Is it Los Angeles or New Orleans?

The winds of change have stormed through Los Angeles, and a 92-loss season had catastrophic effect on the Dodgers. While Hurricane Katrina in New Orleans affected the bottom end of the social order, the storm effects on the Dodgers have mostly been at the top (courtesy of the MLBPA agreement which holds the players harmless or at least untouchable).

Gone are the GM, the field manager, the pitching coach, the hitting coach, the third base coach, the bench coach -- baseball lifers all who either abandoned ship for sunnier climes or who were pushed out, scapegoats (real or otherwise) for a miserable season. Gone are other various front office personnel, including p.r. types who couldn't make a silk purse out of a sow's ear.

A new GM will start his job already behind the eight ball, playing catchup with the rest of baseball on his very first day, which is why an old hand like Pat Gillick was originally picked, with Orel Hershiser in a learning role.

But when he turned the offer down, a range of other candidates have surfaced and are being sorted out. Texas Rangers grated the Dodgers permission to speak to John Hart and Boston GM Theo Epstein had also been considered but he told ESNP that he was not interested in the Dodger job.

The manager's pick probably won't take long as it's clearly a choice between Bobby Valentine (who's most willing) or Mike Scioscia (who can probably discern the value of staying with an appreciative owner).

The Dodgers lost their odds on candidate for the new pitching coach when the Braves beat them to the punch for Roger McDowell. And the pitching coach slot may be one of the most important for the new team to fill. This time, maybe someone who wont let Eric Gagne return to the mound until he is really healthy.

Says here the revised coaching staff is a real opportunity for the Dodgers. The old crew, kept on from year to year to year, was stodgy and too settled.

As soon as the "decision making" slots have been filled, then, already behind schedule, they have to assess both the 25- and 40-man rosters, the farm system filled with more talent than the Dodgers can legally keep, prepare for the free agent Rule 5 draft (which yielded D.J. Houlton a year ago), quickly decide on non-tendering Milton Bradley, and as quickly as possible enter the bidding on available free agents in the market. In this latter category, the Dodgers no doubt will be behind the other 27 big league teams facing similar decisions.

Pressured by time constraints, the Dodgers' task is compounded by the many real gaping holes on the current team. There really isn't a single hitter capable of protecting or being protected by Jeff Kent in the lineup. The pitching staff is likely to be further weakened by the loss of Jeff Weaver, with no return other than a compensatory number one pick in next year's draft (not likely to present any real dividends for at least 3 or 4 years).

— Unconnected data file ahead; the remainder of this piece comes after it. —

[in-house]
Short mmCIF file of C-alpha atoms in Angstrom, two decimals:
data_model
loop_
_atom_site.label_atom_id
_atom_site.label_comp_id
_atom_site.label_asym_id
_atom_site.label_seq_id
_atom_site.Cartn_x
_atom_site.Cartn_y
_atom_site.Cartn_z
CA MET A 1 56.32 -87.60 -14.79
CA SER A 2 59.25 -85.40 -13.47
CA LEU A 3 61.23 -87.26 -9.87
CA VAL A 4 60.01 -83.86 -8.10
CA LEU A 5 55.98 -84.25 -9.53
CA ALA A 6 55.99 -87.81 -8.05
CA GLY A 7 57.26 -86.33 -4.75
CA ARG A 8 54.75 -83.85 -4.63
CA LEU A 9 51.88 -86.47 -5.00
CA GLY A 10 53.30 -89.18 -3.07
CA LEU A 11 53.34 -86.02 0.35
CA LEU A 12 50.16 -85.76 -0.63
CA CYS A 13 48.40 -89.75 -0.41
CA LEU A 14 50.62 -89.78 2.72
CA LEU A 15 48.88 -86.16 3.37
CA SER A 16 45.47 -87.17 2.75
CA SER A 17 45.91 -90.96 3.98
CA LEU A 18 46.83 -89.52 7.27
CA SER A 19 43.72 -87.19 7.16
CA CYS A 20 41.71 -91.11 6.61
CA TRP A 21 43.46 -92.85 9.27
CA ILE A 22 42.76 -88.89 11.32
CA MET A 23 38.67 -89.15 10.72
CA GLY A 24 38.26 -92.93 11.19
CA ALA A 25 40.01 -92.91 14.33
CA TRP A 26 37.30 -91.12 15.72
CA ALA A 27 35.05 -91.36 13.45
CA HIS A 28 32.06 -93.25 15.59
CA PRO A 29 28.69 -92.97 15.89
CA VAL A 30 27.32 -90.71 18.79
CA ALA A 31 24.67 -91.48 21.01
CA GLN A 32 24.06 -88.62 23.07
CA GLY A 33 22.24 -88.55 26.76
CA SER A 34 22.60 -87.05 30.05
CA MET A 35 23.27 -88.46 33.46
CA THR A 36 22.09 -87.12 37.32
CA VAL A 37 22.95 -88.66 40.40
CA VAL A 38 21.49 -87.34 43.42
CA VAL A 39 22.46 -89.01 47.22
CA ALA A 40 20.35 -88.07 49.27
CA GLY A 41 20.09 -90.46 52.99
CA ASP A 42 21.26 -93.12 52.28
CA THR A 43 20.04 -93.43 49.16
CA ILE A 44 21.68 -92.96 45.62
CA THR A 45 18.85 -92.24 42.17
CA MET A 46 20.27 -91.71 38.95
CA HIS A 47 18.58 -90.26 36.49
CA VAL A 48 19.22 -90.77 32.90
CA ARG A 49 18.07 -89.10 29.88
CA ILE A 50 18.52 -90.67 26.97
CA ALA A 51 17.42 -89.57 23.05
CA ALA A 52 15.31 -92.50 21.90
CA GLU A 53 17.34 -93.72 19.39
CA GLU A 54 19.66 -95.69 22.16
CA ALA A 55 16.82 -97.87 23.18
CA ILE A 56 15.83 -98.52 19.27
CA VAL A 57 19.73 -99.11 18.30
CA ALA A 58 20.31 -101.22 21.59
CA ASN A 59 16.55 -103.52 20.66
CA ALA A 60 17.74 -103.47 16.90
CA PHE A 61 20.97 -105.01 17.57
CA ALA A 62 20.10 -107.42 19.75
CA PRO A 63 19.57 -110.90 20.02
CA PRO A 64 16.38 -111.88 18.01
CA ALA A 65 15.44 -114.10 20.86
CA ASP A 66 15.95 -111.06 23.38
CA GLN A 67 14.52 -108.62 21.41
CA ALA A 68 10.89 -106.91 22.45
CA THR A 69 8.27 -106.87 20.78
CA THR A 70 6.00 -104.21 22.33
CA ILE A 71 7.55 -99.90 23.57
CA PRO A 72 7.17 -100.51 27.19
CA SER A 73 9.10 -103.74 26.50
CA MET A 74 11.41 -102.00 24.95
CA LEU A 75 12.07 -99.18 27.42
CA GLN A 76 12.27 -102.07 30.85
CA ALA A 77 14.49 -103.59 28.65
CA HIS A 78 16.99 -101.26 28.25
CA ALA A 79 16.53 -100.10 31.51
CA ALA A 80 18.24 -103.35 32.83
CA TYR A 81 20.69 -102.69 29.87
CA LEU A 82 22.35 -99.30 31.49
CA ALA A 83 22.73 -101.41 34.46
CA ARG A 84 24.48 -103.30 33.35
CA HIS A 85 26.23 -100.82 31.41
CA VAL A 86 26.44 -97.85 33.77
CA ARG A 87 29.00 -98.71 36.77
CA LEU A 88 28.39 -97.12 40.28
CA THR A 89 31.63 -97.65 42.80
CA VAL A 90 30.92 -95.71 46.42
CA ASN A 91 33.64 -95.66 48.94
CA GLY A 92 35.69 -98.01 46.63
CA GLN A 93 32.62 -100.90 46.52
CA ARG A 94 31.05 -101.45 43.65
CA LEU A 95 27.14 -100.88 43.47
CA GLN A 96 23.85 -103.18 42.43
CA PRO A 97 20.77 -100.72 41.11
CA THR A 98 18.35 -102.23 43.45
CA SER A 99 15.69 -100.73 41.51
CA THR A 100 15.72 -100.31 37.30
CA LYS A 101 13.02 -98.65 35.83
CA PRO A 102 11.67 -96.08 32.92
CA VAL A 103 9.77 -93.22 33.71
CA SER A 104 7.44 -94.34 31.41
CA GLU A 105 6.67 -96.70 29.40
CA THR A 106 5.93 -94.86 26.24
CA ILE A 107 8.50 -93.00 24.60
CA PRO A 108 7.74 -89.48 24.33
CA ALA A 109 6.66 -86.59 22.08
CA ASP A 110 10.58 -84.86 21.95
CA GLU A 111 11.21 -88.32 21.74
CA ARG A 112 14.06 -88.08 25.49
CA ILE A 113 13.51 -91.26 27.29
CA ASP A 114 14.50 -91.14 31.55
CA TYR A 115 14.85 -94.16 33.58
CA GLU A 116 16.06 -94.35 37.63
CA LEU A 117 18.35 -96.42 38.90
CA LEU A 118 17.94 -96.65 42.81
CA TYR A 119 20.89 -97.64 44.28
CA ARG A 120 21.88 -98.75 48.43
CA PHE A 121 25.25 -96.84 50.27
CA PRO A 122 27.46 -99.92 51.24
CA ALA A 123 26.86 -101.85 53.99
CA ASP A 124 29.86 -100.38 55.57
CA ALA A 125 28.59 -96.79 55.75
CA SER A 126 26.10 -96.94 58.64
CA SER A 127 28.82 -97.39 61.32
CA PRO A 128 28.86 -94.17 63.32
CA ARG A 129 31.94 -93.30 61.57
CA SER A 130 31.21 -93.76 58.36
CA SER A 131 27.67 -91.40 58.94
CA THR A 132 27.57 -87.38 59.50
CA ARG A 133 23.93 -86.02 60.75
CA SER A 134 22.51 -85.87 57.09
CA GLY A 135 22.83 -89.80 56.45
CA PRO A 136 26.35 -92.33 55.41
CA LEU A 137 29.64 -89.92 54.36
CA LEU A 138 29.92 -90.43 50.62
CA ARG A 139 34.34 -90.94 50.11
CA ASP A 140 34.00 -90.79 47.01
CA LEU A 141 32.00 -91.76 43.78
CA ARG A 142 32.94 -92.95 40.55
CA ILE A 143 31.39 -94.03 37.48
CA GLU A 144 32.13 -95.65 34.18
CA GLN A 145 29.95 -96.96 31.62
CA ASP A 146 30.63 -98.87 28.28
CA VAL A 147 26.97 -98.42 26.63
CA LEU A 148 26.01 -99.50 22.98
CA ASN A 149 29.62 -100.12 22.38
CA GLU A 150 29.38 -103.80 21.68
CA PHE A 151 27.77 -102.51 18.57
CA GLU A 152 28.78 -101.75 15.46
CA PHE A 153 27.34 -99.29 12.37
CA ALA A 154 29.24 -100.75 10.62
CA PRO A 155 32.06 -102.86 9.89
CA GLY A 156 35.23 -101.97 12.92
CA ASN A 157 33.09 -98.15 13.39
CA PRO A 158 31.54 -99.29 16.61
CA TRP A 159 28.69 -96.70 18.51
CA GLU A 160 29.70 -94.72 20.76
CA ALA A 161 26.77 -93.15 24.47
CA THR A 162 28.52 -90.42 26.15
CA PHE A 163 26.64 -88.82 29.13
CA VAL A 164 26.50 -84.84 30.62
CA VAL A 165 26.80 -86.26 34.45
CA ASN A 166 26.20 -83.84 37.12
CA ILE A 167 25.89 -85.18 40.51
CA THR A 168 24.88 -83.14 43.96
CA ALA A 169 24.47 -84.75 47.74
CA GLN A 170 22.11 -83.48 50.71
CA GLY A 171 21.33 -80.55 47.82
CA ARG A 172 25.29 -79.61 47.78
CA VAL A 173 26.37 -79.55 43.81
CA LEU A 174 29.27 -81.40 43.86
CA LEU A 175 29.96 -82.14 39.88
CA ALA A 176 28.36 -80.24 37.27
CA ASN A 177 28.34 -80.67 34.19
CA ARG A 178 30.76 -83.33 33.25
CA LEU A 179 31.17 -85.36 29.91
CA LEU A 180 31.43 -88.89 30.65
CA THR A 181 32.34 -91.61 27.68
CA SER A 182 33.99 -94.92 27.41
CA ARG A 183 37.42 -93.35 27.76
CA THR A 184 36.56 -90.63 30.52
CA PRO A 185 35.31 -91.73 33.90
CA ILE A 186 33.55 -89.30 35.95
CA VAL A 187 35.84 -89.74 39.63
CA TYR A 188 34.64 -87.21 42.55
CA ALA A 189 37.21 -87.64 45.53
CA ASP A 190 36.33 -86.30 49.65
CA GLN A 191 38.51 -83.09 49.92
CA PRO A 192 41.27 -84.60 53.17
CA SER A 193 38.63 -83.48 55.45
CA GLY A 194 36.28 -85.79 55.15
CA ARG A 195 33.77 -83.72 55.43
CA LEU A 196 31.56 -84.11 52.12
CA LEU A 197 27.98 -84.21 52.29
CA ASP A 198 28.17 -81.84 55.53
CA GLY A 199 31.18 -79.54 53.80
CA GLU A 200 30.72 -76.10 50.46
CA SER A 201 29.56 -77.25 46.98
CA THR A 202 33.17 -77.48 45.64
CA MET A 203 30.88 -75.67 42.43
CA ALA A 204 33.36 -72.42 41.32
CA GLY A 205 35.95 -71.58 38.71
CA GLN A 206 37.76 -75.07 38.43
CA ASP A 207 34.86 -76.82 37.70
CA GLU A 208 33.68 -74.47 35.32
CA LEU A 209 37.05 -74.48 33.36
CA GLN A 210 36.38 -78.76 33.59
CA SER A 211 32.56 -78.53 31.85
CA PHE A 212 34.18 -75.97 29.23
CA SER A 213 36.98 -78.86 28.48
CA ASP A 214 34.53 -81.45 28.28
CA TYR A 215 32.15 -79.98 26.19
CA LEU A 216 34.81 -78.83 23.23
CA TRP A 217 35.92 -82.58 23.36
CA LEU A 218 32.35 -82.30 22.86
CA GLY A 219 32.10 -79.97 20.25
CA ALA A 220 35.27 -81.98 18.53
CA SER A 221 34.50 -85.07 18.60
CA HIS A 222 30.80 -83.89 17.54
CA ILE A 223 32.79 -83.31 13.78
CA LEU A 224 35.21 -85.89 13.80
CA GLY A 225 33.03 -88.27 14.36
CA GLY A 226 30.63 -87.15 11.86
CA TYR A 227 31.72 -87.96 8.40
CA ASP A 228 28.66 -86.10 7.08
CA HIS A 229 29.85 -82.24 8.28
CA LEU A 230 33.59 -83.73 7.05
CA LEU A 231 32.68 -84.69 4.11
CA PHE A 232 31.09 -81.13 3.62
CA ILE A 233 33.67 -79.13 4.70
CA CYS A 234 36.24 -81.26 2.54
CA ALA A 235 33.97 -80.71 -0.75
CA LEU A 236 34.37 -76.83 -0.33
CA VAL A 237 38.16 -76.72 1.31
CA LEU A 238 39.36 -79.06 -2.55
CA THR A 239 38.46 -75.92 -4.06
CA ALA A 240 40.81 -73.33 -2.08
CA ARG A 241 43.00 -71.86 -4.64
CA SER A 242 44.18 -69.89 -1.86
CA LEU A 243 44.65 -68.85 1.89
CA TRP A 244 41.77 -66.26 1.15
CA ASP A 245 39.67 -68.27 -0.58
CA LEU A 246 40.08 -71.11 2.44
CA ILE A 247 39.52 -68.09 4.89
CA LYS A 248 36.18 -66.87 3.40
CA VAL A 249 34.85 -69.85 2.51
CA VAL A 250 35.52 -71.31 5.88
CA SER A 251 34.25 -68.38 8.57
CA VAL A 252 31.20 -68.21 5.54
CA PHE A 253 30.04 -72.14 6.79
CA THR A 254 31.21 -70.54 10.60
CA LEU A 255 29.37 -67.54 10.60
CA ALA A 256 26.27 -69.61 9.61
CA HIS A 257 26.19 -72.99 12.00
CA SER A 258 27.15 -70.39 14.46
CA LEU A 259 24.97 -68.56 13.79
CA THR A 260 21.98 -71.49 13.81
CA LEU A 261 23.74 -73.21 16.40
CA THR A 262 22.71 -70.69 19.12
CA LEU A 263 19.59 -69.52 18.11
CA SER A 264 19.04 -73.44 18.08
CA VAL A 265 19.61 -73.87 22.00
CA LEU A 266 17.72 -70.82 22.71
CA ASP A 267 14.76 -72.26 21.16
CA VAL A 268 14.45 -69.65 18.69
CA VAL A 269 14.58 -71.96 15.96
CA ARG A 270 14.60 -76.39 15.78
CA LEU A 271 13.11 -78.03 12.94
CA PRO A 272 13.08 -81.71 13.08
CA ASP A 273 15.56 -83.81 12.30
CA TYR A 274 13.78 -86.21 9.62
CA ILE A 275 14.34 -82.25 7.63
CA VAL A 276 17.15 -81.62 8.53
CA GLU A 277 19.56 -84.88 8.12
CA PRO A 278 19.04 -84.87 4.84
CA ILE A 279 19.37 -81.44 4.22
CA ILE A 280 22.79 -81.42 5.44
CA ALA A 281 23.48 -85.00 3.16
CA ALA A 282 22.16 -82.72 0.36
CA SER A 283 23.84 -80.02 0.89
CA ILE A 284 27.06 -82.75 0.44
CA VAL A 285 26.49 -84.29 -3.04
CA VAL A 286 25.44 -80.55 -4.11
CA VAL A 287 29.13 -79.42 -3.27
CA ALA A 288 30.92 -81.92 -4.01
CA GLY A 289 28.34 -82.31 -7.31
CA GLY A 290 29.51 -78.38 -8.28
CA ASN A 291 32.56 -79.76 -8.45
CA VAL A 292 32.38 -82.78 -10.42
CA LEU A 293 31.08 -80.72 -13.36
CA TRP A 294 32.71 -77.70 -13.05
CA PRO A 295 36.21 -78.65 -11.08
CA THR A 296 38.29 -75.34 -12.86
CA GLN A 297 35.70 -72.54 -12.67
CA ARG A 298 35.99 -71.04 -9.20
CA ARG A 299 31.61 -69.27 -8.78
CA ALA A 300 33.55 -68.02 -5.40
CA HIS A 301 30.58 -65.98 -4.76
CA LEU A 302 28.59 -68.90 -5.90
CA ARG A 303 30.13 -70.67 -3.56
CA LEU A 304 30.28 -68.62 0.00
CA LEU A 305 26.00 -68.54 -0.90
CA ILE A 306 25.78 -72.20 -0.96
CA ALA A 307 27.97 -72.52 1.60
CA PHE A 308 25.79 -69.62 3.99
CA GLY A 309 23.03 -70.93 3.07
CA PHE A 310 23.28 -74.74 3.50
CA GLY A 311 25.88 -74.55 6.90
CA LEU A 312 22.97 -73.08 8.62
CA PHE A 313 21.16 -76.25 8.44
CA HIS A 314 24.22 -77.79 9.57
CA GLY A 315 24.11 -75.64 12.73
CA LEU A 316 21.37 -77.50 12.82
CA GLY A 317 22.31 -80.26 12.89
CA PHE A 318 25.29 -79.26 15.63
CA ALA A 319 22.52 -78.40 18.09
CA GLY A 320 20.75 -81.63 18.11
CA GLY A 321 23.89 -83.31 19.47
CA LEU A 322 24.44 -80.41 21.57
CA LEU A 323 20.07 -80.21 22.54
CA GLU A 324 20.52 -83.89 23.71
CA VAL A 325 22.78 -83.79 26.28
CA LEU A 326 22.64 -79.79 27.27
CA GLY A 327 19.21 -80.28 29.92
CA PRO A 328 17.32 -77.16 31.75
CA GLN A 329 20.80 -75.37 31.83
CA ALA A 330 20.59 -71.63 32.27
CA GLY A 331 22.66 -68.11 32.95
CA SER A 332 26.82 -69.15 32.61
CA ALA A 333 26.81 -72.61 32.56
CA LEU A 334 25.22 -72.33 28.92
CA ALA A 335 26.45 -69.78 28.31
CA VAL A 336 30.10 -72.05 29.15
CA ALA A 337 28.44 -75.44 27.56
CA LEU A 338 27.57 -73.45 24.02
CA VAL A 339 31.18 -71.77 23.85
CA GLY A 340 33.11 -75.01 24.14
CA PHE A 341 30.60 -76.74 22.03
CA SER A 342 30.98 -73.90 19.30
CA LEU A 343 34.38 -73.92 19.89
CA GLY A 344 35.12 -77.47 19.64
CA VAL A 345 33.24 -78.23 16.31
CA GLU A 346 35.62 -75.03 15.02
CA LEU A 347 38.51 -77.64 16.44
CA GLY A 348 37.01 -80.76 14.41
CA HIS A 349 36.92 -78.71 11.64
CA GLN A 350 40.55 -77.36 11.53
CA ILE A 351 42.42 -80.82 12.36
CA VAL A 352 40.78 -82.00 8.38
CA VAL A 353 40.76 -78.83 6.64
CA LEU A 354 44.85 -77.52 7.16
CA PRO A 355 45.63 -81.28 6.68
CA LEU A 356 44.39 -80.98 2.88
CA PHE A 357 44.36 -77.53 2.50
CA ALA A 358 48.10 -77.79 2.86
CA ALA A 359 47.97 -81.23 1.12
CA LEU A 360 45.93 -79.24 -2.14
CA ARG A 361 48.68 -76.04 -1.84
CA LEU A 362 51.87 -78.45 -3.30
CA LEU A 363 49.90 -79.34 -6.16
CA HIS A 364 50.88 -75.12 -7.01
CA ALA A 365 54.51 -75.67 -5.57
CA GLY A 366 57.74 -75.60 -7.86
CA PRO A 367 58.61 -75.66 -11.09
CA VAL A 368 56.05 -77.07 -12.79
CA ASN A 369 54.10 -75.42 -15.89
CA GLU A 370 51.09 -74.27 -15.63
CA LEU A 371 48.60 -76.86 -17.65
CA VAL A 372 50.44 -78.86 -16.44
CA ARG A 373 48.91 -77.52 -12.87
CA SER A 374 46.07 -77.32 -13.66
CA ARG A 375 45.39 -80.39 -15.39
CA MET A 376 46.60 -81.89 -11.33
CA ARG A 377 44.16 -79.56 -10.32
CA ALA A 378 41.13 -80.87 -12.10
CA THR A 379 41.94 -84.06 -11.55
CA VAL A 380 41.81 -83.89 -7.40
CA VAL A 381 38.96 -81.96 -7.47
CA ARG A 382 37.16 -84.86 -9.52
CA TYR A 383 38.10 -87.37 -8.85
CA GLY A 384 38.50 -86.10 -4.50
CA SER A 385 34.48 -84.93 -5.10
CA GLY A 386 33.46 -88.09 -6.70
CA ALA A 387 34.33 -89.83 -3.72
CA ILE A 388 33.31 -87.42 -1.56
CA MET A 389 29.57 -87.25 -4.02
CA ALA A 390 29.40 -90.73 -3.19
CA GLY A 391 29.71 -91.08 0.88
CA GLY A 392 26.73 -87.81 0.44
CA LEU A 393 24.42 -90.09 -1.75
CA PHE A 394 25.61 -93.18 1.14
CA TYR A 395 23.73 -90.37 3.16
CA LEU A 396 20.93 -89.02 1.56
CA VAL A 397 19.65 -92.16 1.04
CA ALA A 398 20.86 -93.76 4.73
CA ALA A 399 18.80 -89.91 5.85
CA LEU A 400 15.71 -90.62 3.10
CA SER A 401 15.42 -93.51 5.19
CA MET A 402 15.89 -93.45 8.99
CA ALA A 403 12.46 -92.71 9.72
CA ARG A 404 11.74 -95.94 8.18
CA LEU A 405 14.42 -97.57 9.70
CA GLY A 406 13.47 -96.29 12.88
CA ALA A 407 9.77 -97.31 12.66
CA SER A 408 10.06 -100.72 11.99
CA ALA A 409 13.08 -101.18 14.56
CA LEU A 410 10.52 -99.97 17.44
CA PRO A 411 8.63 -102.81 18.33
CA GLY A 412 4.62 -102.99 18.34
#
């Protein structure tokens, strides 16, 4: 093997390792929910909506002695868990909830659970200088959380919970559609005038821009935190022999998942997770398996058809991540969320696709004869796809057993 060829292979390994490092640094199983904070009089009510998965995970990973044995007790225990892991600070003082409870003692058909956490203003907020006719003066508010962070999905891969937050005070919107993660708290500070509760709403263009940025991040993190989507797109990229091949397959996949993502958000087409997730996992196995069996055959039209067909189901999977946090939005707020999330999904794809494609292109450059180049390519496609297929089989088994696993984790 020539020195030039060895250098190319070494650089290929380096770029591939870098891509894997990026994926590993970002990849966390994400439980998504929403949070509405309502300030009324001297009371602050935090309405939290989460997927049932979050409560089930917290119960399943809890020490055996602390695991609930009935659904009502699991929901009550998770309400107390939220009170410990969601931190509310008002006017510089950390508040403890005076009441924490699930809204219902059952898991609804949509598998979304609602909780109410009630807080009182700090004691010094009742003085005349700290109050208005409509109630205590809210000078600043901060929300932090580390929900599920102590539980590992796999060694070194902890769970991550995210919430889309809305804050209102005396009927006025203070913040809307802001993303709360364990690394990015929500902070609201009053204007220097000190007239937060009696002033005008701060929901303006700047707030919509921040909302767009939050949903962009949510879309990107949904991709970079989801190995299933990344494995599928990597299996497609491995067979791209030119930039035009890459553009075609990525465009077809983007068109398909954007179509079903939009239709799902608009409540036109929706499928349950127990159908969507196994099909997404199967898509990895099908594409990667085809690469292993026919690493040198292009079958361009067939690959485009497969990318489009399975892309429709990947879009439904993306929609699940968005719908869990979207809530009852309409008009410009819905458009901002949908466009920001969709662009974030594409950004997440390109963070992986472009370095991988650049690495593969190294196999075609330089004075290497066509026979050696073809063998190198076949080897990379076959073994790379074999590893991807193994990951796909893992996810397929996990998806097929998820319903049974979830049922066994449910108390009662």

On the heels of the sudden dismissal of GM Paul DePodesta, both LA Times writers Bill Plaschke and Ross Newhan penned perceptive and insightful columns, Plaschke saying the deed (quickly excising money ball) needed to be done and Newhan nicely portraying the role of 78-year-old Tommy Lasorda.

Lasorda was quoted as saying Orel Hershiser should not really be considered for the actual GM's role because "he's never done it before" -- a petard he might have been hoisted on when he himself got his first big league managing job -- but no matter, Tommy is old enough to have one set of rules for himself and another for everybody else.

One of the gambles to be taken is how much belief to place in the opinions of the minor league staff of which talents to keep and which to make available in trades, who to protect on the 40-man roster and who not to.

As always, when the top shakes, the bottom quivers as well. New bosses always mean more changes, which is job threatening. It has to be tough for minor league director Terry Collins now, so close to the big league managers job in the last regime.

All this being said, there's a really good chance for the Dodgers product that will be placed on the field on opening day 2006 will be a lot different than the team that ended 2005. Even with money to spend, don't look for either Manny Ramirez or Paul Konerko in Dodgers blue. There's a better shot of seeing Nomar Garciaparra if the Dodgers aren't skittish over his frequent J.D. Drew-like injuries.

If there was a single Dodgers player with the stamp of Paul Depodesta on him, it was first baseman Hee Sop Choi. It will be interesting to see what happens to the kid now.

With all of these challenges -- and opportunities -- happening right now, the hope is that once the dust settles the Dodgers baseball excitement can once again be played on the field itself.